Did Regulation Cause the Financial Crisis?

The role regulators played in the current financial crisis is a critical question as the Treasury Department gets set to take on bank regulation in the next few months. But standing in the way of the administration's reforms is a counter-intuitive argument that over-regulation, rather than under-regulation, caused the crisis. Specifically, this argument pinpoints blame on an 2001 banking regulation rule, which critics blame for loading the banks with toxic mortgage-backed securities. Is killing this rule the first step toward averting the next financial meltdown? Let's assess:

Will Ambrosini wants to know if this argument presented at Causes of the Crisis is true:

Had bankers been looking for the safety connoted by triple-A ratings, they could have bought Treasurys, which were even safer. If they were looking for yield, they could have bought double-A or lower-rated bonds. And why mortgage-backed bonds? The answer seems to be an obscure rule enacted by the Fed, the FDIC, the Office of the Comptroller of the Currency, and the Office of Thrift Supervision in 2001: the Recourse Rule, an amendment to the Basel I accord that governed banks' capital minima.

Under the Recourse Rule, an AA- or AAA-rated asset-backed security, such as a mortgage-backed bond, received a 20-percent risk weight, compared to a zero risk weight for cash and a 50-percent risk weight for an individual (unsecuritized) mortgage. This meant that commercial banks could issue mortgages--regardless of how sound the borrowers were--sell them to investment banks to be securitized, and buy them back as part of a mortgage-backed security, in the process freeing up 60 percent of the capital they would have had to hold against individual mortgages. Capital held by a bank is capital not lent out at interest; by reducing their capital holdings, banks could increase their profitability.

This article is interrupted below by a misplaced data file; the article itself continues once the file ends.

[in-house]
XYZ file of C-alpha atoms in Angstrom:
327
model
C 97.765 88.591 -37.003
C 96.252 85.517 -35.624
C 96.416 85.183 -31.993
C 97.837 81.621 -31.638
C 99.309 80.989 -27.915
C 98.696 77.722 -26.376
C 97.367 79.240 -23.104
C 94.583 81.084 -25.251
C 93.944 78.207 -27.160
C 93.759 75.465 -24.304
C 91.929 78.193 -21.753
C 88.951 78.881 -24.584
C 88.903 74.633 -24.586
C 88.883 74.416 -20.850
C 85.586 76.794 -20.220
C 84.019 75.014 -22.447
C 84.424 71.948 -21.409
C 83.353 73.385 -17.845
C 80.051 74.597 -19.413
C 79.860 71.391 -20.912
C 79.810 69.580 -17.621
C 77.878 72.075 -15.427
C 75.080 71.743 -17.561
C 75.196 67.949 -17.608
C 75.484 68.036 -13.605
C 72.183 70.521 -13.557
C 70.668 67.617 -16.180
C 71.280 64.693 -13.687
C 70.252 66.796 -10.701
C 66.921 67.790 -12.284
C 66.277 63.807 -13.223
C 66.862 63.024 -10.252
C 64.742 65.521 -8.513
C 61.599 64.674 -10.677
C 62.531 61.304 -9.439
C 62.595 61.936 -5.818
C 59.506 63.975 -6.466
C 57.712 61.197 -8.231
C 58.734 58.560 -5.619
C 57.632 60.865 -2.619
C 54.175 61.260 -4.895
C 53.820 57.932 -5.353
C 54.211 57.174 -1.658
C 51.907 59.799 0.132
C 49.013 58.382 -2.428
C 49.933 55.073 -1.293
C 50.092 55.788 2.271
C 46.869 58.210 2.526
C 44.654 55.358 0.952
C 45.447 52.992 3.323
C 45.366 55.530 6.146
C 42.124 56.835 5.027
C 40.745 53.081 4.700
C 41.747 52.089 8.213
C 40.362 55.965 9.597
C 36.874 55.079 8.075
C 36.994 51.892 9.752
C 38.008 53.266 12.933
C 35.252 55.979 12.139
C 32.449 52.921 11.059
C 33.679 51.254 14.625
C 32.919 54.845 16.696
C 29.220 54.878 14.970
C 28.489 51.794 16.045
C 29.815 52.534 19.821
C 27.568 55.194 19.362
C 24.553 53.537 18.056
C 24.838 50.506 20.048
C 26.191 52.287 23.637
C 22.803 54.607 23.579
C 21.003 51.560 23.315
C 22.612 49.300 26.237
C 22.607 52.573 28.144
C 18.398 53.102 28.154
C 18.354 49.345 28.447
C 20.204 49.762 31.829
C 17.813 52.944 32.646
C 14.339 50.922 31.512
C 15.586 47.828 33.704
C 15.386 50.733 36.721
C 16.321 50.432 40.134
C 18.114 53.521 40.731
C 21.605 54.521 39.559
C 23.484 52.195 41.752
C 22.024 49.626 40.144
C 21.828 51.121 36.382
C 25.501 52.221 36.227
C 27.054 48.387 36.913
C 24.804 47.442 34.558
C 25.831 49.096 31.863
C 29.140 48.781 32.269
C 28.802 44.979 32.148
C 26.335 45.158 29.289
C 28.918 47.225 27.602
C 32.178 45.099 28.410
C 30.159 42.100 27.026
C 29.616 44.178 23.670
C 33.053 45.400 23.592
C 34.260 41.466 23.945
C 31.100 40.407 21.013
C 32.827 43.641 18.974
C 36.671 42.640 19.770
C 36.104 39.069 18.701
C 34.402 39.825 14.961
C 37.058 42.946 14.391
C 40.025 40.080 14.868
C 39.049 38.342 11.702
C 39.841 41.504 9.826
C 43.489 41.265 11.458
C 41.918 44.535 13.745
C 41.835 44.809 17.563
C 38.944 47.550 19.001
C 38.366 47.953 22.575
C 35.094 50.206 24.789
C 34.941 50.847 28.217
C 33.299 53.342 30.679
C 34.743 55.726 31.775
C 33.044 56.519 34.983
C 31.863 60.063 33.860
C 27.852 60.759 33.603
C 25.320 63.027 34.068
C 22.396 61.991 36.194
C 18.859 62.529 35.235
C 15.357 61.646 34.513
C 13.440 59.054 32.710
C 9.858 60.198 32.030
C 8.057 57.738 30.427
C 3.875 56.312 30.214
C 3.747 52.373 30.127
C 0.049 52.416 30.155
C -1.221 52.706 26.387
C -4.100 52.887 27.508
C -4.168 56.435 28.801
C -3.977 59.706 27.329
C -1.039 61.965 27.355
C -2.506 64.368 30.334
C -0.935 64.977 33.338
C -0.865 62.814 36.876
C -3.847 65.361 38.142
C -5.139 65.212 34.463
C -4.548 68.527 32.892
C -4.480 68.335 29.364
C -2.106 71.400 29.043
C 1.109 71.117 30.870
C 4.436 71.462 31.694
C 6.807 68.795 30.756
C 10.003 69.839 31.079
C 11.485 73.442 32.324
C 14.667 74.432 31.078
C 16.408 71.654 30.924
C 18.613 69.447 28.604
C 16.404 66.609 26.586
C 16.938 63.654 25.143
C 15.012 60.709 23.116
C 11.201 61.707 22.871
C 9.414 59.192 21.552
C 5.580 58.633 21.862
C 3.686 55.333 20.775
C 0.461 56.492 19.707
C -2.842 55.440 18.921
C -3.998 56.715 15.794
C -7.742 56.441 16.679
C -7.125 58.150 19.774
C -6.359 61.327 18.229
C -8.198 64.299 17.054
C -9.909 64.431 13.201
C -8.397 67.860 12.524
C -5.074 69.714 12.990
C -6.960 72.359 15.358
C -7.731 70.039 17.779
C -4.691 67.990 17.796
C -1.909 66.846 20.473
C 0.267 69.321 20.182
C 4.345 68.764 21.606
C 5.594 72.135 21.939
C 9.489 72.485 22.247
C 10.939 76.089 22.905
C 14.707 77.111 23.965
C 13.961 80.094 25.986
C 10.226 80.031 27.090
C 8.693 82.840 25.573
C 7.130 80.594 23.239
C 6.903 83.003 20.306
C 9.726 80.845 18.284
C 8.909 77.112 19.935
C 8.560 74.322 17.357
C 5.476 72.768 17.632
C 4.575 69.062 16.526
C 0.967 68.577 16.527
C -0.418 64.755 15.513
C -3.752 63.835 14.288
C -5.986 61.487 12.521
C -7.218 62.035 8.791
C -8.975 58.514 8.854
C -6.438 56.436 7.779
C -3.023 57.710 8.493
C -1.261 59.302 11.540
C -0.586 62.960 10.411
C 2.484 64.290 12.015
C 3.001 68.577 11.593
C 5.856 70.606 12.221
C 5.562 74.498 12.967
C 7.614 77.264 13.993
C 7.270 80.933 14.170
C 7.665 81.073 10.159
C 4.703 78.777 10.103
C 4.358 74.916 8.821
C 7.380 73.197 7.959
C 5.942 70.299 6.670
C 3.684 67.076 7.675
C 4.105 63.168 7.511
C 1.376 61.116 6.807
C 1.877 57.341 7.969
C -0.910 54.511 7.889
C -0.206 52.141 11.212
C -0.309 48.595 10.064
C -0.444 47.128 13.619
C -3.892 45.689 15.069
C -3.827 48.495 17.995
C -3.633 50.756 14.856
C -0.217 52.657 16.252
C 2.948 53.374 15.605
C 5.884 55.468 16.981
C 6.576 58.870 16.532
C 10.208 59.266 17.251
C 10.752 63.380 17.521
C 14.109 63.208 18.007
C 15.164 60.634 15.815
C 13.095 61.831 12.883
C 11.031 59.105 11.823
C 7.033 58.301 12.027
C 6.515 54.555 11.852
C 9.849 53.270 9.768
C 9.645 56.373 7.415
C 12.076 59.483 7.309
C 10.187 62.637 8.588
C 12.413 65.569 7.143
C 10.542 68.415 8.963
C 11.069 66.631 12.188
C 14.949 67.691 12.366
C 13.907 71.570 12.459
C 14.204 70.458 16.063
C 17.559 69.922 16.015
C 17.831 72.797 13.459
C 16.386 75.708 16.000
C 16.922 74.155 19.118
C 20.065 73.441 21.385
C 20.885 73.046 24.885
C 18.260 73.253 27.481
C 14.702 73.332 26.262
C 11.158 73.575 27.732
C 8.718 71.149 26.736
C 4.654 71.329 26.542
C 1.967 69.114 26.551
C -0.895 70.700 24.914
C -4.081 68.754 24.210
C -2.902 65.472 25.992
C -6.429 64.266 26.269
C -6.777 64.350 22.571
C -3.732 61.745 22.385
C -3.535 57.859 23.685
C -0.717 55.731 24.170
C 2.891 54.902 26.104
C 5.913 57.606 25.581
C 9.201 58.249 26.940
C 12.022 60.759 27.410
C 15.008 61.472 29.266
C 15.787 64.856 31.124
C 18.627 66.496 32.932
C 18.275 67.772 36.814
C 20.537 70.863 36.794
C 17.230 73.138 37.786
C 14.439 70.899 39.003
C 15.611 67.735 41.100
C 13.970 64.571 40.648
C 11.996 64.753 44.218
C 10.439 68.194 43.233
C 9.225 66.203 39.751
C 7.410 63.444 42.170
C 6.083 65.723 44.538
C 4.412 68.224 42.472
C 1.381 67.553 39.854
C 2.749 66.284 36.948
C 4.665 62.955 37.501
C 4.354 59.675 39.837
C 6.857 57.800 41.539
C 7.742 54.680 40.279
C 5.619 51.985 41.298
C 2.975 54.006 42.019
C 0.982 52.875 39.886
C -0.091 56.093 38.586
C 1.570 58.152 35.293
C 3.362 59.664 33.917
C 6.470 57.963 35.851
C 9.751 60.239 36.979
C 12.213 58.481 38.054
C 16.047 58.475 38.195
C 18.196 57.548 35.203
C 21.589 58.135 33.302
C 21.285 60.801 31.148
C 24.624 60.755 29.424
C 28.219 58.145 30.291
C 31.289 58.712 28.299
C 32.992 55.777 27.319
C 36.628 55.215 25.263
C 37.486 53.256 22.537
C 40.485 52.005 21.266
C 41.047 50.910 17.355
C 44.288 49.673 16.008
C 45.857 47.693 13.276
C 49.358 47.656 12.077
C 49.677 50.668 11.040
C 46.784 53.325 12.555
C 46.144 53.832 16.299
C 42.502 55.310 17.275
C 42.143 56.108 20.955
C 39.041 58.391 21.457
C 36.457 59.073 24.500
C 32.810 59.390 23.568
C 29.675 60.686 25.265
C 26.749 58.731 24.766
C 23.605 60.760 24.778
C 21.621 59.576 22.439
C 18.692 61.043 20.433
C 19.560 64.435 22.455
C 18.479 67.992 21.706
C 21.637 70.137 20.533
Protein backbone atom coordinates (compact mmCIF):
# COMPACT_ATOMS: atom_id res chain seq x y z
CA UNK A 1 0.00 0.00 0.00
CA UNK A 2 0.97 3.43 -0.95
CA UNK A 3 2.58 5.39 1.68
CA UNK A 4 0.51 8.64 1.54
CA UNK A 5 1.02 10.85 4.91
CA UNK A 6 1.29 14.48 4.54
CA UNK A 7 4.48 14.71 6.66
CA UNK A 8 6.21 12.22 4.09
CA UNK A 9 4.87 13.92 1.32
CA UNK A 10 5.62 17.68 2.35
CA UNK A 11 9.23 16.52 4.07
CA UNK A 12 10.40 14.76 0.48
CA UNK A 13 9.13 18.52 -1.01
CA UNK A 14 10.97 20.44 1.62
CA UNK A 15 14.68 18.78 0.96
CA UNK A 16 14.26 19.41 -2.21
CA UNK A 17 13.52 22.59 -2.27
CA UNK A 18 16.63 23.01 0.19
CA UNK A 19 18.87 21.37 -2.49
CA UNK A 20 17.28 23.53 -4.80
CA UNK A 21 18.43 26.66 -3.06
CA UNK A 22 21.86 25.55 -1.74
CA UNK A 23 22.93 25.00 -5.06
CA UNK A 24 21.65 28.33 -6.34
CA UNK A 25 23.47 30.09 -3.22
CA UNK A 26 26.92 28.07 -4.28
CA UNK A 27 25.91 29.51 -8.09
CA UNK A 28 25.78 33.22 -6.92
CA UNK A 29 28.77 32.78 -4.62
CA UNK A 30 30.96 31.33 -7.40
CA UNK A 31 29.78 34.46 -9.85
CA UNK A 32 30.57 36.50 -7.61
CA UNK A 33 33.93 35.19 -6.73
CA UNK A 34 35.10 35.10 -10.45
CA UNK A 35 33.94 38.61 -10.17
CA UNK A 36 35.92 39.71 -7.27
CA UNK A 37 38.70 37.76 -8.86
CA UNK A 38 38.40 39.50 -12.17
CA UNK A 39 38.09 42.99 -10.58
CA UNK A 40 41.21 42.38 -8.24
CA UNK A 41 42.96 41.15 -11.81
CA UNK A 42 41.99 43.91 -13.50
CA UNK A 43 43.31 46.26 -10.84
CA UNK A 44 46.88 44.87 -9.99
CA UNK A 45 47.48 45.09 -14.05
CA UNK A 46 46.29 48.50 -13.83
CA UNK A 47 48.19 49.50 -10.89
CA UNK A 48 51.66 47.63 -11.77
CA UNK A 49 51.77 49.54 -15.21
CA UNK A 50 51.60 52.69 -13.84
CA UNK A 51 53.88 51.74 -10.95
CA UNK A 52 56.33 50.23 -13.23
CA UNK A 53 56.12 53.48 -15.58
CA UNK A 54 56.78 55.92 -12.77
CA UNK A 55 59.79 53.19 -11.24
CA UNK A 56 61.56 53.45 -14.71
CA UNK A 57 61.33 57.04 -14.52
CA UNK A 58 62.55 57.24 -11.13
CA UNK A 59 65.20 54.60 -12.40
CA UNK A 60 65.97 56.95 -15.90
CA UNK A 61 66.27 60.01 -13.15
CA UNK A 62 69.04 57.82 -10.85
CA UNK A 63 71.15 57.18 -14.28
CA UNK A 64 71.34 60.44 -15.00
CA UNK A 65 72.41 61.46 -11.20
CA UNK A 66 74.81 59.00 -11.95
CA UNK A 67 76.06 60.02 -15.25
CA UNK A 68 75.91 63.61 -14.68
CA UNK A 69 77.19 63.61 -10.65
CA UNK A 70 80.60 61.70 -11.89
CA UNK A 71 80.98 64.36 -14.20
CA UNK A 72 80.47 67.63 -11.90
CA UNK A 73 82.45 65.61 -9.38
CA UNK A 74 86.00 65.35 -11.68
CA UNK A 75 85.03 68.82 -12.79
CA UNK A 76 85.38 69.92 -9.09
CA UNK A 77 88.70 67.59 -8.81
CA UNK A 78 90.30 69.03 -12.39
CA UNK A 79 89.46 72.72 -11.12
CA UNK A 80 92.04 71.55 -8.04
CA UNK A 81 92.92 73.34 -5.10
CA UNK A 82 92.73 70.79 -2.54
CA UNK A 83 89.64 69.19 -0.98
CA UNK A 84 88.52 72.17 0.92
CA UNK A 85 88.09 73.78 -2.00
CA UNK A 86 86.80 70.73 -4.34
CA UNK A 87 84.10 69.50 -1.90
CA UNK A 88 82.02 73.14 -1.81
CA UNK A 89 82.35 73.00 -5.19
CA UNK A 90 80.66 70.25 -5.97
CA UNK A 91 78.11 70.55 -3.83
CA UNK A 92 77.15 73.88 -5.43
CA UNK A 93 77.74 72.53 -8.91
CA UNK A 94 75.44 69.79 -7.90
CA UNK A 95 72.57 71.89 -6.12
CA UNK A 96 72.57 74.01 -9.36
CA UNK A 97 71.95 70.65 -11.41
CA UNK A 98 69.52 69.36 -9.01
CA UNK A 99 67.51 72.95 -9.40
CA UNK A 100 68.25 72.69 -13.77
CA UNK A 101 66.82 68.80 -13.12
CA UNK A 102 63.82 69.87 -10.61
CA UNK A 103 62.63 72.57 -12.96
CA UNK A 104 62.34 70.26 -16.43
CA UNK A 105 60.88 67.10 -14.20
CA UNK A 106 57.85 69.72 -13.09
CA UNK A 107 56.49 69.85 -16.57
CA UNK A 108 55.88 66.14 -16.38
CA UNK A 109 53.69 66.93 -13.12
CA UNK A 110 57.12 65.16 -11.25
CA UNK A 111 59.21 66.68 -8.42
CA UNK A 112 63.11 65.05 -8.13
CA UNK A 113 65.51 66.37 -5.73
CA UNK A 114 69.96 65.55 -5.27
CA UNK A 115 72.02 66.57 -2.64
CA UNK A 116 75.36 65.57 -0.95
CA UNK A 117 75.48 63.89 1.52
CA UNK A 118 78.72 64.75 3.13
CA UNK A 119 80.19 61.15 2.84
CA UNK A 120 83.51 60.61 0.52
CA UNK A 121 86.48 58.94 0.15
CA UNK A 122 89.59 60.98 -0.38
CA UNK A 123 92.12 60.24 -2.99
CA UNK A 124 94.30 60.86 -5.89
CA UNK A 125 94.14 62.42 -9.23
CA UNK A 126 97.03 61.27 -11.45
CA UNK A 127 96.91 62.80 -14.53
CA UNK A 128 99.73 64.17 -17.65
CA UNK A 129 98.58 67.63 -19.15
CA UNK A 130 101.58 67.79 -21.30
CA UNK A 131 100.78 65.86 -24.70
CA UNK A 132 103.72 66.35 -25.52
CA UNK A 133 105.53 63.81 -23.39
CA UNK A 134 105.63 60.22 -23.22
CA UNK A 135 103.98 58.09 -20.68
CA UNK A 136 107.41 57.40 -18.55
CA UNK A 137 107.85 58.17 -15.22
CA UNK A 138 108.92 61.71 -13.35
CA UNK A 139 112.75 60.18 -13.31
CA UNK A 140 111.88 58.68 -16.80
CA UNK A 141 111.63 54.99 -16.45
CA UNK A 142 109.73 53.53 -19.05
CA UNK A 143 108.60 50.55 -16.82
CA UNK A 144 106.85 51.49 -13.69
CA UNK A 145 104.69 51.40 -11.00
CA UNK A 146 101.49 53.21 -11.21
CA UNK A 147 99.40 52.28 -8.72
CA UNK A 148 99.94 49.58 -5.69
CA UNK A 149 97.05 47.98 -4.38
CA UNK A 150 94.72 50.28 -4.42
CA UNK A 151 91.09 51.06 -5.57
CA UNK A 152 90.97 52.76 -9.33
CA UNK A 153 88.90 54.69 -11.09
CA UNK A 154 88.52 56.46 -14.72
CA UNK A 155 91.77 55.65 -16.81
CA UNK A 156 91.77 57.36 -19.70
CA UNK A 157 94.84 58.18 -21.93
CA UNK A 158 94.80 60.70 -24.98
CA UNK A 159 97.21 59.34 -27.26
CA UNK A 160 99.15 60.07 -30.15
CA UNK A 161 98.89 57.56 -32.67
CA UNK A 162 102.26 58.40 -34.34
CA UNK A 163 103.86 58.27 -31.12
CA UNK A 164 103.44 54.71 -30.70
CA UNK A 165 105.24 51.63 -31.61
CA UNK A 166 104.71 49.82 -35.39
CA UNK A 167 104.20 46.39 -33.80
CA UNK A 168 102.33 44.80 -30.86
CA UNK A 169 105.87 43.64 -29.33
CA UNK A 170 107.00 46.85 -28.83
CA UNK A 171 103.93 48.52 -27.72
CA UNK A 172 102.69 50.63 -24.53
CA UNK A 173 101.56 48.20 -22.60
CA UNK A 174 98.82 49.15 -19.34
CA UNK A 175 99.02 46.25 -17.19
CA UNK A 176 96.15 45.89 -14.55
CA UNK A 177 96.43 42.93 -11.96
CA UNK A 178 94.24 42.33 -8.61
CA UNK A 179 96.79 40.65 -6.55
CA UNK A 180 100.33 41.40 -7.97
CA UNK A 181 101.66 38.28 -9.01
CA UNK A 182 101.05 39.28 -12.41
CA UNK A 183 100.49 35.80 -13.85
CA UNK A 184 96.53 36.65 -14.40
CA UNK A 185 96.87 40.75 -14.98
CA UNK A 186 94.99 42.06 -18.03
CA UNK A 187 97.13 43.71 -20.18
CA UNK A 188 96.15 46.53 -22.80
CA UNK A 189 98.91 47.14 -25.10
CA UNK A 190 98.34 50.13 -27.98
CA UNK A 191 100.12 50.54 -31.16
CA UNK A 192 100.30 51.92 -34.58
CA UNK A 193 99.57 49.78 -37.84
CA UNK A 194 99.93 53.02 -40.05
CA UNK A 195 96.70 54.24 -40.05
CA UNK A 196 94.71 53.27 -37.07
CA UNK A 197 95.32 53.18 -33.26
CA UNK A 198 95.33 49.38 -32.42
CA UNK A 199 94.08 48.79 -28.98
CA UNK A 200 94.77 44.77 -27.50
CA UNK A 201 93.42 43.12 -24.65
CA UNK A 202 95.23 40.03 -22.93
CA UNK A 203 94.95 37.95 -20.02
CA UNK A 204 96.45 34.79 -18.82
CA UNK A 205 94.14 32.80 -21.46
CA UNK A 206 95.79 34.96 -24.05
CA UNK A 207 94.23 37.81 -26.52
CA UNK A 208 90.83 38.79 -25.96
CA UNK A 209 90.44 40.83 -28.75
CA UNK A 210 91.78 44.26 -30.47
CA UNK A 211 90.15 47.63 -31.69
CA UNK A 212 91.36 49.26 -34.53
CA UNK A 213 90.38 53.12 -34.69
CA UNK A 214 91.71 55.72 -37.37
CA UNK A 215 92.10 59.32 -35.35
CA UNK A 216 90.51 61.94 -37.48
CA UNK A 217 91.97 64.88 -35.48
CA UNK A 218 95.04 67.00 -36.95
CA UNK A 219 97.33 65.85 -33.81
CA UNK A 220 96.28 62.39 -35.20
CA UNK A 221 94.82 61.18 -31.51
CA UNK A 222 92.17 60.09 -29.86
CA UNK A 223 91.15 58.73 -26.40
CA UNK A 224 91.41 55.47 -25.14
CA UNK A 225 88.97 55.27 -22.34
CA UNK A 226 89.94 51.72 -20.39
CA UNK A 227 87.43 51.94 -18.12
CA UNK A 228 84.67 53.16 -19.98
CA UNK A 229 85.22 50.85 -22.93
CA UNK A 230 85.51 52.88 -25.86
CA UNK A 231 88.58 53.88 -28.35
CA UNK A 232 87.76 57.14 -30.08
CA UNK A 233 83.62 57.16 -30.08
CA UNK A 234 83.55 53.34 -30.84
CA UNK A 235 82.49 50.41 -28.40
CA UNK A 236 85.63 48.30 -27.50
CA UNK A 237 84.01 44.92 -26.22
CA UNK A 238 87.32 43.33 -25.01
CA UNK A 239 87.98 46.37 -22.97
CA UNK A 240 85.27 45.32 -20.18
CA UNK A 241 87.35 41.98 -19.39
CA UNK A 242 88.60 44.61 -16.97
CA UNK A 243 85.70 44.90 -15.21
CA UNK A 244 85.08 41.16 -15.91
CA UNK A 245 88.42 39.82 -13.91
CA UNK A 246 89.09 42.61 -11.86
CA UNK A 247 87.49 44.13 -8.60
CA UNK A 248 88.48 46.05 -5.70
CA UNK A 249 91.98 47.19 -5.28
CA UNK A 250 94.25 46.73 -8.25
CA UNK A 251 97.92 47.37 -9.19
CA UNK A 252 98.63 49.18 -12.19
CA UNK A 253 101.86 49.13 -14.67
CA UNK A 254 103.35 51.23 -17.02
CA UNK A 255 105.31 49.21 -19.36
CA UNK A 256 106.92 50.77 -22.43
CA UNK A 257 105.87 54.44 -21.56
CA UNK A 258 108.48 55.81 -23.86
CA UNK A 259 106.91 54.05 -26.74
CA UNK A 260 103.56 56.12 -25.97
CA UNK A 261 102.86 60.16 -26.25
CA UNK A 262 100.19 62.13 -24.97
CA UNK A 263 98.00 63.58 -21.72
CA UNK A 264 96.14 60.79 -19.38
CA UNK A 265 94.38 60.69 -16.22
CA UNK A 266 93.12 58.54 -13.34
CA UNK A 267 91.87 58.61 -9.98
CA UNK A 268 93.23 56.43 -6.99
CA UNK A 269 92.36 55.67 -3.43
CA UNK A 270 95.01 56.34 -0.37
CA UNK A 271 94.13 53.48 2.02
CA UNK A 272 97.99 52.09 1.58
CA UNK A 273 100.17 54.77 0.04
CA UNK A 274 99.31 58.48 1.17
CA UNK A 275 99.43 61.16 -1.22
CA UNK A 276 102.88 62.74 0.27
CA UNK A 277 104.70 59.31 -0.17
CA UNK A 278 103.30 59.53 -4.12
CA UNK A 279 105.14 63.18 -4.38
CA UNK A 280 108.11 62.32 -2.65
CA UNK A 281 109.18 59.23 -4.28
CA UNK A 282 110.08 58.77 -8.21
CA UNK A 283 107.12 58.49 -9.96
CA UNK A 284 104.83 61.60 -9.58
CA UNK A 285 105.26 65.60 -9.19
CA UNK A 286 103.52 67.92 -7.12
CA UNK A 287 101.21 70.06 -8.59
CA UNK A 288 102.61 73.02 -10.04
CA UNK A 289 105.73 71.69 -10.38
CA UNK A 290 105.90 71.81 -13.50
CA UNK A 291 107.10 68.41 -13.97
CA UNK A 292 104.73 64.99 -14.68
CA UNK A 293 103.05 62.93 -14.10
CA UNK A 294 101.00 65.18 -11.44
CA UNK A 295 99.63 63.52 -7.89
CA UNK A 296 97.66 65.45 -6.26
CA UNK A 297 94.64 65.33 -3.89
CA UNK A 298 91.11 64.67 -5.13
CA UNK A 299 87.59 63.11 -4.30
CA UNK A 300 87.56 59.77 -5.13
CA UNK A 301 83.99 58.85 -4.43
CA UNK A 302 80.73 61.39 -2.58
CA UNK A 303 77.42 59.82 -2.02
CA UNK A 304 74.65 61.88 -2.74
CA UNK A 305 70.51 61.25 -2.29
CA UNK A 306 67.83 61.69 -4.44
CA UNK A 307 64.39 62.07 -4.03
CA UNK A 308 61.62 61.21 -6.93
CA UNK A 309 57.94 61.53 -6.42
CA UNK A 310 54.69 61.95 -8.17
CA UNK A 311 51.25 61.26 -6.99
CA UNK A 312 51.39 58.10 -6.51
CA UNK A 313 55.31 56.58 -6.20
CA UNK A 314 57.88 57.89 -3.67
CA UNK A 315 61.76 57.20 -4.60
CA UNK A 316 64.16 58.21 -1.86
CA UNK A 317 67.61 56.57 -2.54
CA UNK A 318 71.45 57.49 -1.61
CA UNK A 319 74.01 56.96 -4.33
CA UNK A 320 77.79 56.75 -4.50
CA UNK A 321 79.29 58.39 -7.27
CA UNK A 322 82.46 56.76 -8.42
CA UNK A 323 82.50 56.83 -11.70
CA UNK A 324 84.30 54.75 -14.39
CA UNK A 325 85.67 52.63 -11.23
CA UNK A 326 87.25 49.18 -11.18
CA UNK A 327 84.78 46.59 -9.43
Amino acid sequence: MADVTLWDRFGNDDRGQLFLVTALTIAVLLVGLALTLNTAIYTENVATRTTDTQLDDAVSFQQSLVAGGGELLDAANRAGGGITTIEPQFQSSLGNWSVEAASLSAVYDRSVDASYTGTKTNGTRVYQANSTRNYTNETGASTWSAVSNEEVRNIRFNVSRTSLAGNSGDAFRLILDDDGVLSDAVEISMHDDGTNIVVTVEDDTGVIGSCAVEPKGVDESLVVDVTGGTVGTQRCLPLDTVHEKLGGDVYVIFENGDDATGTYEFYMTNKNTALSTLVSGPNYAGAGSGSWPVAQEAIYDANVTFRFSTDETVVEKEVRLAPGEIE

To be sure, banks that bought mortgage-backed securities to reduce their capital cushions were, indeed, knowingly increasing their vulnerability if the investments turned out badly. But absent the Recourse Rule, there is no reason that banks seeking a safe way to increase their profitability would have converged on asset-backed securities (rather than Treasurys or triple-A corporate bonds)

So that last paragraph is wrong - asset-backed securities, specifically mortgage ones, offered a higher return than Treasury bonds, and thus it is not true that there was "no reason" someone would buy an asset-backed security absent the recourse rule. That's why you see pension funds and school boards and all kinds of institutional investors who don't fall under Basel regulation buying them - it's not simply a matter of capital number recording. When you consider they were rated at the same level, it's a sufficient reason for the pile-on in securitized bonds.

But it's a very valid argument. Arnold Kling also believes that this "Recourse Rule" was the culprit, instead of deregulation, in getting banks to be so dependent on the credit agencies.

How the Rule Works

Let's back up. What did the regulation in question involve? Here is the notice, along with the Federal Register (here FR), explaining the rule's effect on capital reserving. By reserving, we mean holding capital in case there are losses on the portfolio. Banks want to keep low reserves for more profits. Regulators want to keep high reserves for more stability. For our concerns, the big difference in Basel, as opposed to previous bank regulations, is that it divides the capital reserving by asset class, with each asset class getting a "risk ratio." Some assets you didn't need to reserve anything against (short term OECD government debt has a 0% risk ratio) and some you have to reserve more against (mortgages have a 50% risk ratio).

Now what did this new rule do? Let's assume you had a pool of 100 mortgages, and they'd all sit on your book at 50%. Now using a quick metaphor of "slicing-and-dicing" mortgages into security pools. If you got the first few mortgages payments in that pool it becomes less risky. Since it is less risky, it should have less risk attached to it under regulation rules. So for these first payers -- or highest tranches, or AAA or AA rated instruments -- you only had to set the risk target at 20%. But it isn't all free money. Looking at the FR regulatory document (footnote 23), if the tranche is rated A, then it is 50%. And if it is BBB, it's 100%; BB, 200%. So for some pieces of that 50% original pool of mortgages, some slices of it are more risky, some slices of it are less risky. The riskier parts of the mortgage pools had much higher capital reserves than the original.

Presented by

Mike Konczal is a fellow at the Roosevelt Institute.

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